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עמוד בית
Mon, 22.07.24

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June 2002
Gregory Kouraklis, MD, Andromachi Glinavou, MD, Dimitrios Mantas, MD, Efstratios Kouskos, MD and Gabriel Karatzas, MD

Background: Small bowel diverticula are usually asymptomatic and rare. Their importance is based on the fact that they carry the risk of serious complications.

Objective: To study the implications and the therapeutic approach regarding small bowel diverticulosis.

Methods: The medical records of 54 patients with diverticular disease of the small bowel, including Meckel’s and duodenum diverticula, were retrospectively reviewed. The mean age of the 32 male and 22 female patients was 53.2 years.

Results: Diverticula were found in the duodenum in 11 cases, in the jejunum and ileum in 21 cases, and with Meckel’s diverticula in 22 cases. In 24% of the patients the diverticula were multiple. The most common clinical symptom was abdominal pain, in 44.4%. Most of the duodenum diverticula were asymptomatic; 47.6% of the patients with diverticular disease located in the jejunum and ileum presented with chronic symptoms. The overall diagnostic rate for symptomatic diverticula before surgery was 52.7%; in 33.3% diverticula were found incidentally during other diagnostic or therapeutic procedures. Forty-one patients were managed surgically: 15 patients were operated on urgently because of infection or rupture, 4 patients for bleeding, 5 patients for intestinal obstruction and one patient for jaundice.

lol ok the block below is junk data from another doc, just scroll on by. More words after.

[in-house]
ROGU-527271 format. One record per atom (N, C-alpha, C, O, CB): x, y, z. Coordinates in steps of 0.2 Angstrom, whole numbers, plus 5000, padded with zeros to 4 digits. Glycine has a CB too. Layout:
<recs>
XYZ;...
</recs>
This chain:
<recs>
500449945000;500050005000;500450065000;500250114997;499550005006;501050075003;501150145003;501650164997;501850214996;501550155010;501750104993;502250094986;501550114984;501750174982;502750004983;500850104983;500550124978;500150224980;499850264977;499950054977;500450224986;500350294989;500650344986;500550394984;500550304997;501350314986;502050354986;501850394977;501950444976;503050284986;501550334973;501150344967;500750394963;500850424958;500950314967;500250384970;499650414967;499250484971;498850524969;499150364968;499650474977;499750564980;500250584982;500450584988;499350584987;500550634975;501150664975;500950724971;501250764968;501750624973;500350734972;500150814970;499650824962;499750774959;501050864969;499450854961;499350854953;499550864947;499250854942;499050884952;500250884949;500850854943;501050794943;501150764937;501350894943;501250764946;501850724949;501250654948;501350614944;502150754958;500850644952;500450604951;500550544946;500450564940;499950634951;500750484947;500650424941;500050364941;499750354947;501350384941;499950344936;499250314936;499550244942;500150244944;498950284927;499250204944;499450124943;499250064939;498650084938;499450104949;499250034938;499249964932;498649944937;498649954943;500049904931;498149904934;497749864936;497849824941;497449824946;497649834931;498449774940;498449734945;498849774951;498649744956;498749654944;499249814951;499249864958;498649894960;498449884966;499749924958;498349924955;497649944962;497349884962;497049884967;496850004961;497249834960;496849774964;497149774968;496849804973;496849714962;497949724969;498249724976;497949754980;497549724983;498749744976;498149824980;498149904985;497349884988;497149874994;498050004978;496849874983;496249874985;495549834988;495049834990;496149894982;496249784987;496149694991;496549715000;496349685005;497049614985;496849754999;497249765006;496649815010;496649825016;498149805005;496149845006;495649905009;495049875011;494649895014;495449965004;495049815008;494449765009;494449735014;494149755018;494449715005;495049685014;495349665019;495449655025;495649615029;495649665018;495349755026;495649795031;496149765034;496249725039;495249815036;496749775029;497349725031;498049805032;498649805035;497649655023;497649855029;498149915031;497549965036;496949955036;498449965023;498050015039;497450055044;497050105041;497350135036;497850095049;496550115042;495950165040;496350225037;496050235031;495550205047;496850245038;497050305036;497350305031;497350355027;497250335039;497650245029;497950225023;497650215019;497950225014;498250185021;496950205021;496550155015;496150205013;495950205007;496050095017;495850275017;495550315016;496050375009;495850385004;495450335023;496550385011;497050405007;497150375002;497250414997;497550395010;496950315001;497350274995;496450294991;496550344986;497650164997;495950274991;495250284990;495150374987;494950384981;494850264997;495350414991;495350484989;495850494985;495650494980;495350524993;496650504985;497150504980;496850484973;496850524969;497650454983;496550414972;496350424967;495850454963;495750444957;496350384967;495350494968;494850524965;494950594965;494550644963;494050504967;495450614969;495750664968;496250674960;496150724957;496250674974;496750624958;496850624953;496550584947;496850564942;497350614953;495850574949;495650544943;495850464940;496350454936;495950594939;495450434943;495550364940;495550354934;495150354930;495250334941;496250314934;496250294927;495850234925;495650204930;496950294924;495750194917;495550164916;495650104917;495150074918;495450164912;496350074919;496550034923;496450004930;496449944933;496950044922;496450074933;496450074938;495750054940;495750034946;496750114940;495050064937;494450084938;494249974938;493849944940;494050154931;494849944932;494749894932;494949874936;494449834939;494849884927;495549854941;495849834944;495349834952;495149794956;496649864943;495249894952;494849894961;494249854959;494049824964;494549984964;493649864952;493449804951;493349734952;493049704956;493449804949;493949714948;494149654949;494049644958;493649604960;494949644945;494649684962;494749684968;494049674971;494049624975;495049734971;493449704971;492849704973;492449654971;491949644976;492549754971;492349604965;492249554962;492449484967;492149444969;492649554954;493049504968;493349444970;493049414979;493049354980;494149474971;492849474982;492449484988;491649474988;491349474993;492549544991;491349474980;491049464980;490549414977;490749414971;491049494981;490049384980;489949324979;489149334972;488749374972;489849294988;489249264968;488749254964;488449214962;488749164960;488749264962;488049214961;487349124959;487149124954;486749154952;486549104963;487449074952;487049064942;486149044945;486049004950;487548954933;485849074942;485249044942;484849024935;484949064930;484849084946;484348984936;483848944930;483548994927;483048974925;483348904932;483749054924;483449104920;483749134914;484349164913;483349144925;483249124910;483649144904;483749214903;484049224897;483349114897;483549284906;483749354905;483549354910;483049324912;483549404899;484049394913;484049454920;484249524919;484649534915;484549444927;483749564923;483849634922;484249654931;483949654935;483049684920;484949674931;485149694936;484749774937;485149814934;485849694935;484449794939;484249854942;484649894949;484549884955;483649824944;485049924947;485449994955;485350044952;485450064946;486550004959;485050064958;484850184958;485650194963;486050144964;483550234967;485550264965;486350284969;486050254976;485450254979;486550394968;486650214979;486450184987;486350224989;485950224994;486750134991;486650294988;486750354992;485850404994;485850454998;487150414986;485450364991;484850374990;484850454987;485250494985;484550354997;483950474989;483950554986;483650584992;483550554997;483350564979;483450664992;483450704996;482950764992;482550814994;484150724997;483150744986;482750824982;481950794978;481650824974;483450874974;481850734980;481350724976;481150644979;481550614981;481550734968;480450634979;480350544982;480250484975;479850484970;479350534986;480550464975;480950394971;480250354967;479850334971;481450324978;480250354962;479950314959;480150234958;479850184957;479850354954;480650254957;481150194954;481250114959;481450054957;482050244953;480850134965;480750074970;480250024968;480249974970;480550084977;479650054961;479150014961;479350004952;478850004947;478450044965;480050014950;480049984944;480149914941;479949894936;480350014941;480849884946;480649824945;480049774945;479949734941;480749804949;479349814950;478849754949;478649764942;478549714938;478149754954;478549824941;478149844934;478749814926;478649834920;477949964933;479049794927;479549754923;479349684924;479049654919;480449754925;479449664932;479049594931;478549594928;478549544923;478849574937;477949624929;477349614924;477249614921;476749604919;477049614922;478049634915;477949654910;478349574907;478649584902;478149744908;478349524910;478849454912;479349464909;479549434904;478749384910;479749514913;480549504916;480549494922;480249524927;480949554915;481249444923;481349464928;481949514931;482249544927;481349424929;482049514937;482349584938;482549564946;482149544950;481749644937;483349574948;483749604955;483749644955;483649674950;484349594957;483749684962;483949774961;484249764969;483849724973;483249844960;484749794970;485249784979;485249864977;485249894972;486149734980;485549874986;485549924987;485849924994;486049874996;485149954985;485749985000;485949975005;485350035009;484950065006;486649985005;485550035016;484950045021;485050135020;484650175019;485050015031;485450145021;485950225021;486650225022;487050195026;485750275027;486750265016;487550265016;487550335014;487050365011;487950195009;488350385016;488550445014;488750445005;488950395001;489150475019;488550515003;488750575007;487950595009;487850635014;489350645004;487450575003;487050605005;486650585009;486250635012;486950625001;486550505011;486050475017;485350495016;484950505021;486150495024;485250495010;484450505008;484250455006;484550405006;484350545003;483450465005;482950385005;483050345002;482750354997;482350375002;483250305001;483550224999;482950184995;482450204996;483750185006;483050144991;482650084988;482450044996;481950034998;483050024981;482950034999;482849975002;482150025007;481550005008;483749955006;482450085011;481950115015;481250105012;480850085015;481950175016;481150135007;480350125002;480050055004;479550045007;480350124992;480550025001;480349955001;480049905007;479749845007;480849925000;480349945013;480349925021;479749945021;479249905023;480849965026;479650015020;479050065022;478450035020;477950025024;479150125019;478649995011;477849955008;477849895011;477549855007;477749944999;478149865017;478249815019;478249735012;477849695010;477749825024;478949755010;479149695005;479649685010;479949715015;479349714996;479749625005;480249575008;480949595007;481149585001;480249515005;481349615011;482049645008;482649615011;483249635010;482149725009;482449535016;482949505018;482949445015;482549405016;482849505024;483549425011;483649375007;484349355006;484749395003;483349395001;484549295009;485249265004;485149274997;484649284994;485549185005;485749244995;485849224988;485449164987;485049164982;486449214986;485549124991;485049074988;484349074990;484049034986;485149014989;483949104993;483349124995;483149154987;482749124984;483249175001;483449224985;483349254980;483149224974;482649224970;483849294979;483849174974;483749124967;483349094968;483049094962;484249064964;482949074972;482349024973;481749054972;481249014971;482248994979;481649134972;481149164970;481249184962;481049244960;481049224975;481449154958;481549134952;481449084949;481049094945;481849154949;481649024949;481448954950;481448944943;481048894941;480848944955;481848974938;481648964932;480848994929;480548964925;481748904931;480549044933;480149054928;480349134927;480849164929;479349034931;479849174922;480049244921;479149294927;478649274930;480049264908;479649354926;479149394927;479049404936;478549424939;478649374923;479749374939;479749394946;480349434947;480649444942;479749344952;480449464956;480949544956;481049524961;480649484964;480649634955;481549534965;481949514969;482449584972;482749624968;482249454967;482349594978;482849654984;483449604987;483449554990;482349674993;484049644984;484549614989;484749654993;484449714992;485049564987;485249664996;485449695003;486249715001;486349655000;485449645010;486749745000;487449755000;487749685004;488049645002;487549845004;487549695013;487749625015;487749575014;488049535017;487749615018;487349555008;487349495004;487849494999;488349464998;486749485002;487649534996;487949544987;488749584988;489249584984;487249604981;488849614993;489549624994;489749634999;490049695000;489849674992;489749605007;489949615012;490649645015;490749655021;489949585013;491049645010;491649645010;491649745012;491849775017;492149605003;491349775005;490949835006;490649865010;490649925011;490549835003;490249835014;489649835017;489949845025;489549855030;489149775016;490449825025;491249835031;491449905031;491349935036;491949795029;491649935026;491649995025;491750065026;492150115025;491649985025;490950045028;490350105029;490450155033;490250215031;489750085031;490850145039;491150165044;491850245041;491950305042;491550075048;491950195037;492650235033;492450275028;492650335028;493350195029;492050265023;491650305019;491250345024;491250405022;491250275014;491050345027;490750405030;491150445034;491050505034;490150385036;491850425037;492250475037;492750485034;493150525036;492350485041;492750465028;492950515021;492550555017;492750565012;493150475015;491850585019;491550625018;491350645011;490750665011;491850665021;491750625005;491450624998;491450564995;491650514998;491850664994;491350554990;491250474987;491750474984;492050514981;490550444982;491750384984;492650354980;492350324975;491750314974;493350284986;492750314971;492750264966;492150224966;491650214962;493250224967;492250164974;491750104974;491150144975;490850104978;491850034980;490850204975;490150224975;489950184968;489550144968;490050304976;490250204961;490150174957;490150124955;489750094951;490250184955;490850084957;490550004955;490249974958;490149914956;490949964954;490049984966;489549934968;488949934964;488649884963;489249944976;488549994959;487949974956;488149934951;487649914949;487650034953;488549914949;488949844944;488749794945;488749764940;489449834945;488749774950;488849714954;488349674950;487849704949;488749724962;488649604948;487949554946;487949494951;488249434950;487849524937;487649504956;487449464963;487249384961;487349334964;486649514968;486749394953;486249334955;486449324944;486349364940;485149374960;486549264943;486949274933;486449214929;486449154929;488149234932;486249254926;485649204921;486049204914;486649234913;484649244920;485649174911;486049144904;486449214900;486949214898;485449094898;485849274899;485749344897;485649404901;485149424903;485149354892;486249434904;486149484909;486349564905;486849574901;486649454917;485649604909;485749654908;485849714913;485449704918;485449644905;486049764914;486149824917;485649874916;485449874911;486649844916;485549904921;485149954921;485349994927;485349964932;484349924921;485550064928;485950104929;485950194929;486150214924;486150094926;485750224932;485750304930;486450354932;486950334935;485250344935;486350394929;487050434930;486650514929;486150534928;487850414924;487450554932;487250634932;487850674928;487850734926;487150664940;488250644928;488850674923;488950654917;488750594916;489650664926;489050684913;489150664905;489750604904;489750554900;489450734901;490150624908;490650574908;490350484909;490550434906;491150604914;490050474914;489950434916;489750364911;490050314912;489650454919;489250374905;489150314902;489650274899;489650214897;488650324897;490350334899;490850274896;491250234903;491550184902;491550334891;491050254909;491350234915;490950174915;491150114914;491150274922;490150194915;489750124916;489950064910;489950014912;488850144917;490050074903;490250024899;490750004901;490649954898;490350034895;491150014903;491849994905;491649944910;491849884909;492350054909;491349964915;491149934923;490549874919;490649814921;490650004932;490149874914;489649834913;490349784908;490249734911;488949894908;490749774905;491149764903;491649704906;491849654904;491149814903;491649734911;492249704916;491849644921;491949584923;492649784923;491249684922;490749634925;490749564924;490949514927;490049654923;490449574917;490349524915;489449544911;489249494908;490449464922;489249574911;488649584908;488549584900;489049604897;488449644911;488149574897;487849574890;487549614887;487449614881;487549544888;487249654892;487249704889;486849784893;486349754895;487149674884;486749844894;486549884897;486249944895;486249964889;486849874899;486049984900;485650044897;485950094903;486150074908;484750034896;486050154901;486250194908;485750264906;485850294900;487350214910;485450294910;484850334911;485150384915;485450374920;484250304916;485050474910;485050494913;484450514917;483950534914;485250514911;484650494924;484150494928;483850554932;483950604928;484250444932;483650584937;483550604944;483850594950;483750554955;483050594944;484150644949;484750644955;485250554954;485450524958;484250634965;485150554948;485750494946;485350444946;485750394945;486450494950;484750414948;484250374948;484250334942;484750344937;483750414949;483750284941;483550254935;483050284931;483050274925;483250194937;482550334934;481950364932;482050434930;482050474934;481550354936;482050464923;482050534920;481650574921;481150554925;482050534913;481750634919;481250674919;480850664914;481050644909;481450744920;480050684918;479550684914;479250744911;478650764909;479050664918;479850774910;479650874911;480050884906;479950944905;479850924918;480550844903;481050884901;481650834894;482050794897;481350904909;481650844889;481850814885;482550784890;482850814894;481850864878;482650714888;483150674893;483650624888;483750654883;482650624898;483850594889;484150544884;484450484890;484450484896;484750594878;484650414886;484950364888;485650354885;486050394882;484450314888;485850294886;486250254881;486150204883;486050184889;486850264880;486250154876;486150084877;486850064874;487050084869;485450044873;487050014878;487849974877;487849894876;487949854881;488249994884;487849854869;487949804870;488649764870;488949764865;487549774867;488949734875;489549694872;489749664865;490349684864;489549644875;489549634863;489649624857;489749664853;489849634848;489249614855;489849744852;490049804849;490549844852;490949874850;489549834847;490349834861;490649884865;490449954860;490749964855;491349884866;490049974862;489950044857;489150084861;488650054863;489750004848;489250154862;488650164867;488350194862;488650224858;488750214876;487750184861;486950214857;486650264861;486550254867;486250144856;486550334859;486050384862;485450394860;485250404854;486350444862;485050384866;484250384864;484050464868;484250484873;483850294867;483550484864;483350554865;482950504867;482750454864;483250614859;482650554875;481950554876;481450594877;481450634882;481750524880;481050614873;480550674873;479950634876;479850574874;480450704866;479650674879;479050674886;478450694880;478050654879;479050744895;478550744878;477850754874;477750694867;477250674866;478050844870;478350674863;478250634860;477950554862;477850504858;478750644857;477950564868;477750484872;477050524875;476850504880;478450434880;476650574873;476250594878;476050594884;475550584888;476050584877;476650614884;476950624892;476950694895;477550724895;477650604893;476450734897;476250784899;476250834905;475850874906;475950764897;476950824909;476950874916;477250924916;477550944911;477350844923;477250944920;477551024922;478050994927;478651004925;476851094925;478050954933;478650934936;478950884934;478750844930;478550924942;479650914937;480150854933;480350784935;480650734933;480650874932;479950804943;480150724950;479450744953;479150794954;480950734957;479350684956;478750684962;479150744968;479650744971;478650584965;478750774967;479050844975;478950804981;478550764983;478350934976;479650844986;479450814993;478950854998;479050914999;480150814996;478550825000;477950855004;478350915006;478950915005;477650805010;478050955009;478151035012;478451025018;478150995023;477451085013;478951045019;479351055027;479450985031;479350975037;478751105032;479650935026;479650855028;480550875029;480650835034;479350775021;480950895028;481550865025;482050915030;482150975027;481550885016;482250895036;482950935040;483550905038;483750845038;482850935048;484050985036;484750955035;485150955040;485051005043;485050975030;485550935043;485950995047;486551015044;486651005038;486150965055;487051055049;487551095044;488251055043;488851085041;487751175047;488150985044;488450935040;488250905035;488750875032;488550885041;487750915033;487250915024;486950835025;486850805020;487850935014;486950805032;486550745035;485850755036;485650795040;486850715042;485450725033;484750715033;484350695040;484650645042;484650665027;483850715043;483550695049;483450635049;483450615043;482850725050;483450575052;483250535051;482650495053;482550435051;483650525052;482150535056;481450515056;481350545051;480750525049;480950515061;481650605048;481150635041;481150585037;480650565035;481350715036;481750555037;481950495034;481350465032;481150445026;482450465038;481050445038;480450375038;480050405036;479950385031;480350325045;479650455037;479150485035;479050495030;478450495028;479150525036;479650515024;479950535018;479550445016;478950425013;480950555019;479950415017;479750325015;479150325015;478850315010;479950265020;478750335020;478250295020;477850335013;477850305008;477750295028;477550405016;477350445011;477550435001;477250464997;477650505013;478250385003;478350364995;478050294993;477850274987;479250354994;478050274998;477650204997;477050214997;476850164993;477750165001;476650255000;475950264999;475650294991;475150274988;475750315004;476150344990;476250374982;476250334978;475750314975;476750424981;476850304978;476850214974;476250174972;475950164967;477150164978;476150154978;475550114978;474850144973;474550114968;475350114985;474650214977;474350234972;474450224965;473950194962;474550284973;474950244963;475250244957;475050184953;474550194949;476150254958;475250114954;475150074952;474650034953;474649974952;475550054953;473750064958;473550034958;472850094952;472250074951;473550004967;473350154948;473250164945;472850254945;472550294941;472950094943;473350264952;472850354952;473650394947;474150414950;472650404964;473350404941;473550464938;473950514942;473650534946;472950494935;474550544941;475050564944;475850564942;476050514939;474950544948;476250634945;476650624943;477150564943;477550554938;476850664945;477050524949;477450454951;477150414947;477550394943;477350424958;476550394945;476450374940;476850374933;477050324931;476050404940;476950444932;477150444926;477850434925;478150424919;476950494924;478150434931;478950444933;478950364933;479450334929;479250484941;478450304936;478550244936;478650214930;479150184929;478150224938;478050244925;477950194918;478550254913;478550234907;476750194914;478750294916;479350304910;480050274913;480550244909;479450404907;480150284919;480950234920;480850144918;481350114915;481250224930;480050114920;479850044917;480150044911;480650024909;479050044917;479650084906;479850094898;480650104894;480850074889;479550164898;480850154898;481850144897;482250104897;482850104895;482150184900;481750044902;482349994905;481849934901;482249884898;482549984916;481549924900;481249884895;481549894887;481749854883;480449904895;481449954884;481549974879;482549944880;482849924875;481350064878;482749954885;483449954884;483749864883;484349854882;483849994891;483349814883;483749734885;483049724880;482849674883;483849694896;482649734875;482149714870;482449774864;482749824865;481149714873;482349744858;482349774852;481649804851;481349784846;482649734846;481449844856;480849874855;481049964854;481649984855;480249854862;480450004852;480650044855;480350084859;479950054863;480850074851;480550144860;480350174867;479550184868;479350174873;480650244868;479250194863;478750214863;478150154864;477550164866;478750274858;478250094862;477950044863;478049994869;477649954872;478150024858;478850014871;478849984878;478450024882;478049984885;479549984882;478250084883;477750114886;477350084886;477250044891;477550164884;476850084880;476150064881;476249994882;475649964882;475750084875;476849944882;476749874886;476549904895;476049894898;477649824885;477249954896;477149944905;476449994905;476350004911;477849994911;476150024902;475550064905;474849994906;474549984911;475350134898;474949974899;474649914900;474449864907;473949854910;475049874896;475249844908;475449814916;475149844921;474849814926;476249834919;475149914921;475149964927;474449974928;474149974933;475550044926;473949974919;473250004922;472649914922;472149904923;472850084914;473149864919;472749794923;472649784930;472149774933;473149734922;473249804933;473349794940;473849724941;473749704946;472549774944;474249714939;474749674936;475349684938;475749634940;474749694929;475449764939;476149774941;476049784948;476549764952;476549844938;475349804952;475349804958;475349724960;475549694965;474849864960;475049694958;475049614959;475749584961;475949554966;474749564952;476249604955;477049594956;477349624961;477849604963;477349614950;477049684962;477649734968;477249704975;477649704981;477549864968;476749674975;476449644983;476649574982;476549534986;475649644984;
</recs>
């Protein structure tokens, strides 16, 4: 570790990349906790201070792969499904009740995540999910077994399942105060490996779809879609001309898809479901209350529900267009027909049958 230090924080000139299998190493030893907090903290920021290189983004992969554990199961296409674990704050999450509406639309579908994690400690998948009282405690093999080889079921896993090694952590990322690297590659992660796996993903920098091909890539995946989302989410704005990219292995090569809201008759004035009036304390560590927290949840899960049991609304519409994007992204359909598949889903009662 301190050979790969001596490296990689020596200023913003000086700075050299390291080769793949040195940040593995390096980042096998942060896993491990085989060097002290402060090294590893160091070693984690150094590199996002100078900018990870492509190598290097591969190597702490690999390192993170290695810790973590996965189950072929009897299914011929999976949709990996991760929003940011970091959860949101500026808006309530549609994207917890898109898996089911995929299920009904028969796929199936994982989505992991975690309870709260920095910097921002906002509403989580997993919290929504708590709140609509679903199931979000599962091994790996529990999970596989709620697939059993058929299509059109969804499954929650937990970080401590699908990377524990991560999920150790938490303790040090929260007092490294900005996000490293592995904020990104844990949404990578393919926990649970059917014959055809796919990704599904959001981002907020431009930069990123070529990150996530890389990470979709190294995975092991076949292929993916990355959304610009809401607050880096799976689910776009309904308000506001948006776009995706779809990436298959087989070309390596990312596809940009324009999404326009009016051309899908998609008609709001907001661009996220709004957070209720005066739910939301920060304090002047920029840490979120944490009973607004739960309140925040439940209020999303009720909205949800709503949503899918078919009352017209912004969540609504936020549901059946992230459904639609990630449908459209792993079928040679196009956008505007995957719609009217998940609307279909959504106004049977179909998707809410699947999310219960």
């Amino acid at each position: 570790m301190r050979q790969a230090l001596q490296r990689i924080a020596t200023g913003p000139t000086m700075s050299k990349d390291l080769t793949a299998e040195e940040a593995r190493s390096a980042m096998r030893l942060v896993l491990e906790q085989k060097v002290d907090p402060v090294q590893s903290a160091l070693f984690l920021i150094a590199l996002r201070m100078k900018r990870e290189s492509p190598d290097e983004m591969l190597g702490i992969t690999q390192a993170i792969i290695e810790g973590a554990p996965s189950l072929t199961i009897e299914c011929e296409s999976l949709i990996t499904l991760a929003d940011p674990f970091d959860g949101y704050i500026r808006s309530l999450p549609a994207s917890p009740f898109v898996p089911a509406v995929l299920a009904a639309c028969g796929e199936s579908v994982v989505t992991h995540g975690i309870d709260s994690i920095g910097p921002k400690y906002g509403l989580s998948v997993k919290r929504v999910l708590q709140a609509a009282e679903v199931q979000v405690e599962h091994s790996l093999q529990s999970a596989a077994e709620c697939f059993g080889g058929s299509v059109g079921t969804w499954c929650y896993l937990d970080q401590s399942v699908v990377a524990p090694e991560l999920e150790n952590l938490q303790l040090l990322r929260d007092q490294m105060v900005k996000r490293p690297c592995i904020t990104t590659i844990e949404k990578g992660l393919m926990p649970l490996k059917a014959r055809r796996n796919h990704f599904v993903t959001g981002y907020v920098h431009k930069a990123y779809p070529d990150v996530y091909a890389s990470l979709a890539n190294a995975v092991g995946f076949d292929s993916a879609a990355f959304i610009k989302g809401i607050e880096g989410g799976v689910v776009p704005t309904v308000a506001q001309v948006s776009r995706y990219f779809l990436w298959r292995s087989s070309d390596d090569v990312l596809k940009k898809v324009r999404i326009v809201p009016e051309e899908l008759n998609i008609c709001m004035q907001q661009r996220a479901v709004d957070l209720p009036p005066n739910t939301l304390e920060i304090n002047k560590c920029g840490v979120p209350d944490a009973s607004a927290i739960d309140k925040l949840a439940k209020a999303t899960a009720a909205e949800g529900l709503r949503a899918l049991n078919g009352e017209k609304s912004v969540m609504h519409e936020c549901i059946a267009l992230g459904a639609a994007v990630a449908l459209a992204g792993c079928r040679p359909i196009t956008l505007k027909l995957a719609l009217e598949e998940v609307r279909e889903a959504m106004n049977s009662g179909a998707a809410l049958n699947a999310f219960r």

Conclusions: The incidence of asymptomatic small bowel diverticula is difficult to ascertain. Patients with Meckel’s and duodenal diverticula are usually asymptomatic, while the majority of jejunal and ileal diverticula patients present with chronic symptoms. The preoperative diagnostic rate is higher for duodenal diverticula. Small bowel diverticula do not require surgical treatment unless refractory symptoms or complications occur.

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